Sudden Hearing Loss

Sudden hearing loss is a medical emergency and requires immediate attention.
The majority of hearing loss happens at a very slow pace, taking several years to a decade or more to progress to the point where an individual has a real problem. A scarier scenario is sudden hearing loss which is defined as a hearing loss of greater than 30 dB over 3 contiguous pure-tone frequencies occurring within 3 days’ period. In laymen’s terms, this means that if over the course of 3 days or less your hearing gets at least 20-30% worse, you are experiencing sudden hearing loss- and this is something to be alarmed about.

Sudden hearing loss affects an estimated 5-20/100,000 people each year. The average age of affected individuals is about 50 years old, though people a lot less younger than also be affected. The majority of sudden hearing loss cases affect only one ear- it’s pretty rare for both ears to be affected. In the majority of cases sudden hearing loss is “idiopathic”- doctors can’t determine the cause. In these cases they’ll prescribe oral steroids which have proven to help patients recover from sudden hearing loss. Sometimes the cause of sudden hearing loss is a high platelet count or a blockage of an artery in the cochlea, which delivers blood from the heart to the ear. Autoimmune inner ear disease is another reason for sudden hearing loss- this is when the body’s immune system attacks parts of the ear. Using too many opiate drugs can also cause sudden hearing loss. If doctors are able to identify the cause, they are often able to treat the hearing loss by dealing with the underlying medical condition.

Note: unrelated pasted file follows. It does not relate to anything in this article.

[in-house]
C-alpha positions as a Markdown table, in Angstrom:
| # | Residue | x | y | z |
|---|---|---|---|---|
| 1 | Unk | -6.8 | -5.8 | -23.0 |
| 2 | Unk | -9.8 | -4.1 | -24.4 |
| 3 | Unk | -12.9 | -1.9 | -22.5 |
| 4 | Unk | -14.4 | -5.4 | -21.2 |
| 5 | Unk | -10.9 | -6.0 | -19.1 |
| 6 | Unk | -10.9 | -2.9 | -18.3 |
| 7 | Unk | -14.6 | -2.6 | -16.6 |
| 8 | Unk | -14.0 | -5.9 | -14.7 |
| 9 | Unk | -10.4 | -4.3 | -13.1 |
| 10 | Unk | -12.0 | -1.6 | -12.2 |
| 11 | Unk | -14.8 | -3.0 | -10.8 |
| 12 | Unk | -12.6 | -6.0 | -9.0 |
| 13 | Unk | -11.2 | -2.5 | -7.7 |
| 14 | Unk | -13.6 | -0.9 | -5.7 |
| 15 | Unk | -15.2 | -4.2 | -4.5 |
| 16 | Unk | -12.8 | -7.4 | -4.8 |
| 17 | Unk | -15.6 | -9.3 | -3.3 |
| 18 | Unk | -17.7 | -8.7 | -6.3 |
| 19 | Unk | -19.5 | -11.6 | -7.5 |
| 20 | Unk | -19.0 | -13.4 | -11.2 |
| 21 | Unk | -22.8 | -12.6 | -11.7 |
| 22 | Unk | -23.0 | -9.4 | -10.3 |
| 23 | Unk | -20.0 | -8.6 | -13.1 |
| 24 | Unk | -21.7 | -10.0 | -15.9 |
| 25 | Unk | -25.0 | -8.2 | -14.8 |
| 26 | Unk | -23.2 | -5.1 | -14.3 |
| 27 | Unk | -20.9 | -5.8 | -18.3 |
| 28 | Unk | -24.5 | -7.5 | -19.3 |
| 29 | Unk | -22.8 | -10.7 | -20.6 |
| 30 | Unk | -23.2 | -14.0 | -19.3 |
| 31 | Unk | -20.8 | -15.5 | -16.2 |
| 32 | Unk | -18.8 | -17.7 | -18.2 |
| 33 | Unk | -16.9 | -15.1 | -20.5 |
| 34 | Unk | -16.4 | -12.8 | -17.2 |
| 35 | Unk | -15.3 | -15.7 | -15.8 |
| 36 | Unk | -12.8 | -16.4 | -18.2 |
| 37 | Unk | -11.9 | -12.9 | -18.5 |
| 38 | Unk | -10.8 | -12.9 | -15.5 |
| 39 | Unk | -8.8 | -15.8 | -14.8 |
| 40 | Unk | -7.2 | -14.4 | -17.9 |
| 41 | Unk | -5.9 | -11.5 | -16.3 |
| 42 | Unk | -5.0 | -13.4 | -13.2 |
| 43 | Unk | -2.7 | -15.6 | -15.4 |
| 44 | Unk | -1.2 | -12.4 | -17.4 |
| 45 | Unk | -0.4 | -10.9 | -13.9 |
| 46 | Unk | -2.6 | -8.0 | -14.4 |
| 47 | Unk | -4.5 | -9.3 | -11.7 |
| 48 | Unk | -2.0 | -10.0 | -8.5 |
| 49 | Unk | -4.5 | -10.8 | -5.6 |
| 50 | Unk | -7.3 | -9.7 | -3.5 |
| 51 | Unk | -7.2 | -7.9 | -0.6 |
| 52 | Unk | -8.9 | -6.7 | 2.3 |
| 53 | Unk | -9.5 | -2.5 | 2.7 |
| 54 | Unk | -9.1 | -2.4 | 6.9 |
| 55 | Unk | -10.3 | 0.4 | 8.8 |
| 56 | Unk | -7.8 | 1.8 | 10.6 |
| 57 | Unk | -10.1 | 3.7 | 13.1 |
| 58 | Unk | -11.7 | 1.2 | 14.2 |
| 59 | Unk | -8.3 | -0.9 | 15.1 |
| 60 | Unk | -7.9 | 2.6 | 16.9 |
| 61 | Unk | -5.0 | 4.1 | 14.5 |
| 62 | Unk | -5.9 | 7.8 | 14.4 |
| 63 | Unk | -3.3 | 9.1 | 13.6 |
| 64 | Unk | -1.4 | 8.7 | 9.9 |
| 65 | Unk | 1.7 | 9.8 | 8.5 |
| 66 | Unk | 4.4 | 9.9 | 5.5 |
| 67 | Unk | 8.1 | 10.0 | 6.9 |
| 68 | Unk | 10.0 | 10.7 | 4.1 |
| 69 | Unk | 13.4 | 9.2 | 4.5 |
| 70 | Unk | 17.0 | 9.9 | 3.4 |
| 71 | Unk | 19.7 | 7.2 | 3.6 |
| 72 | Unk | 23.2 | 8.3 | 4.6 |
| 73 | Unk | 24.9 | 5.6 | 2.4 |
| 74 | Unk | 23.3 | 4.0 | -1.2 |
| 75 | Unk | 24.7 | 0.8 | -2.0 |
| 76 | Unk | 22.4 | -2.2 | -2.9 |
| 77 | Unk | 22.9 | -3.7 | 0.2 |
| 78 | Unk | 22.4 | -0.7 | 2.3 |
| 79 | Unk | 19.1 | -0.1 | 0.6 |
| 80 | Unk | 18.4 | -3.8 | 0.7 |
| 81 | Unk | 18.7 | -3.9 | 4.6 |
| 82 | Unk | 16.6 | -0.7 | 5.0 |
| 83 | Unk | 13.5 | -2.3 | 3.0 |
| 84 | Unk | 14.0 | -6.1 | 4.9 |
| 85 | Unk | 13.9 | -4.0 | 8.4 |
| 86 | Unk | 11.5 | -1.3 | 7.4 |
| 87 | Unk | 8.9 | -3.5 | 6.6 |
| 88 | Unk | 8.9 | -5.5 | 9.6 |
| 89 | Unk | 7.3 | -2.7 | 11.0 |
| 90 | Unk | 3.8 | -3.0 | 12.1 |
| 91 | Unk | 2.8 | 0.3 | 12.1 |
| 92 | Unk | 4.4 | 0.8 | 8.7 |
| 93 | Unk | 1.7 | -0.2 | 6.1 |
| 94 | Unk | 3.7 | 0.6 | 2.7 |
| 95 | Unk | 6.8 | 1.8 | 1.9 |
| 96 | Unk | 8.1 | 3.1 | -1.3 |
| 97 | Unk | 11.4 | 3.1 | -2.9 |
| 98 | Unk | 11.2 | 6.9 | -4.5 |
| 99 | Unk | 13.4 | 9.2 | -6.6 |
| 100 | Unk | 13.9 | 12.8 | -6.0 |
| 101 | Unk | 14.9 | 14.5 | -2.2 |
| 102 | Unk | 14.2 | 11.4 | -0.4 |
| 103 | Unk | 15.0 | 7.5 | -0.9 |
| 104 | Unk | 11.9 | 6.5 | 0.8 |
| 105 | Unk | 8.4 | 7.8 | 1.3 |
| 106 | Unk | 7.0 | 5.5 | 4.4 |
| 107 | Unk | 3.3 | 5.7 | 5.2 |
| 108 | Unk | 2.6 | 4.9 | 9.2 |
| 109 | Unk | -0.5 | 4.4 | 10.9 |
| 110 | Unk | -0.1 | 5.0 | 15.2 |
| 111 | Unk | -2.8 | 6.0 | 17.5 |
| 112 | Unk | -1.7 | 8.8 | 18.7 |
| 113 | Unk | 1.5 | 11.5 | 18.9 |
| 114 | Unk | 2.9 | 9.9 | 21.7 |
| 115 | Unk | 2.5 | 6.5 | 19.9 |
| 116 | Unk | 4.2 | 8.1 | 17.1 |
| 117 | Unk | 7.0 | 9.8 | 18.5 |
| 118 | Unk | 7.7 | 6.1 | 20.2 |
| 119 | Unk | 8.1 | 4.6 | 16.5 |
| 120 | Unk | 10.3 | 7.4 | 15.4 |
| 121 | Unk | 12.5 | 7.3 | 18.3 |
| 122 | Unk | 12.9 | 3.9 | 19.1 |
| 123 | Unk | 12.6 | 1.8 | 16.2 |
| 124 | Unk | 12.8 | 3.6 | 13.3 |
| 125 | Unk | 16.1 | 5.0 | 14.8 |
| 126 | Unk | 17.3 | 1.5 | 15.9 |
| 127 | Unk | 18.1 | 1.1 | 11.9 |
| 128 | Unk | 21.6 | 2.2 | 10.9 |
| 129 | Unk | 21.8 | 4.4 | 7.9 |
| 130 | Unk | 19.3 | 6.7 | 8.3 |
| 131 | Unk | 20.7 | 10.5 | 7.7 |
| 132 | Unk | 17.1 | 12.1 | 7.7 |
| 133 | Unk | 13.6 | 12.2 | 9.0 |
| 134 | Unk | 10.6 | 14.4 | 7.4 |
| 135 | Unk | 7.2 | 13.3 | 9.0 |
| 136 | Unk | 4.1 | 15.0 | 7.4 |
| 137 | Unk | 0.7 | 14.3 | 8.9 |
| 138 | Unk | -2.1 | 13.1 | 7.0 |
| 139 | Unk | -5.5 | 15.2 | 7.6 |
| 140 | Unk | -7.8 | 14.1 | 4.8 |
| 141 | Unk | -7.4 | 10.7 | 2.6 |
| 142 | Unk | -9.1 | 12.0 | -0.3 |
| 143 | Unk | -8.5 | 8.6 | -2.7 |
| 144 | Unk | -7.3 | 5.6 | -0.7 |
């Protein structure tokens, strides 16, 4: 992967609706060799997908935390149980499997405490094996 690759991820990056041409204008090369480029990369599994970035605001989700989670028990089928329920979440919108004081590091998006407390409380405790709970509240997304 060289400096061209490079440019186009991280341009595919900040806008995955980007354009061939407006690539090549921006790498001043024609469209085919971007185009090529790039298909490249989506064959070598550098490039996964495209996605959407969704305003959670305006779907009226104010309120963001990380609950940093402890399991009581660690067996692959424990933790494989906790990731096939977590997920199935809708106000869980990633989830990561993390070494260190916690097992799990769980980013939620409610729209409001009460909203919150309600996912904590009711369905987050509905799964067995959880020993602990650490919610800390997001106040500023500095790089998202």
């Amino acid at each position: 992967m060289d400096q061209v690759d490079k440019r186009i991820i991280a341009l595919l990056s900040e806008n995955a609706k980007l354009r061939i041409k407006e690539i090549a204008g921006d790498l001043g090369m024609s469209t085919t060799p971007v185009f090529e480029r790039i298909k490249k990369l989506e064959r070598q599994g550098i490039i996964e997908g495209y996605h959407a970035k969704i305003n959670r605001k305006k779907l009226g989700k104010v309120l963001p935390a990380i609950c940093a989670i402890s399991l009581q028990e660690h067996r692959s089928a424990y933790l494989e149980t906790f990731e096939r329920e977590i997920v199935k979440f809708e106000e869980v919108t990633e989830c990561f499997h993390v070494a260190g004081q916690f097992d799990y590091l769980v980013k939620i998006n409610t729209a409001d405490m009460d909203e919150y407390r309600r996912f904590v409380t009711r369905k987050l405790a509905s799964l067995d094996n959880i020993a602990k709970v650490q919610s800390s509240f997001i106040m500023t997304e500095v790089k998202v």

Though sudden hearing loss often comes fast and without warning, if treated quickly enough the prognosis for some return recovery of hearing is good. Unfortunately, the majority of people who suffer from sudden hearing loss don’t do anything about it- they think it will fix itself. This is rarely the case. Believing “it’s just wax” or “it’ll go away in time” is almost always incorrect when you suddenly lose your hearing. Sudden hearing loss is something that you need to get checked out right away by an ear nose and throat doctor. Sudden hearing loss is far more serious than an ear plugged with wax, and immediate treatment is vital. In fact, if you see the ear doctor within 48 hours of suddenly losing your hearing, there is a good chance that some of your hearing can probably be preserved- if you wait a lot longer than that, you’re probably going to have some permanent sensorineural hearing loss.

Once your sudden hearing loss is treated, if you do have a remaining permanent hearing loss, advances in hearing aid technology and cochlear implants can really help improve communication for people affected by hearing loss.

If you’d like a free phone consultation with a licensed hearing provider, please feel free to call us at 800-731-6794.

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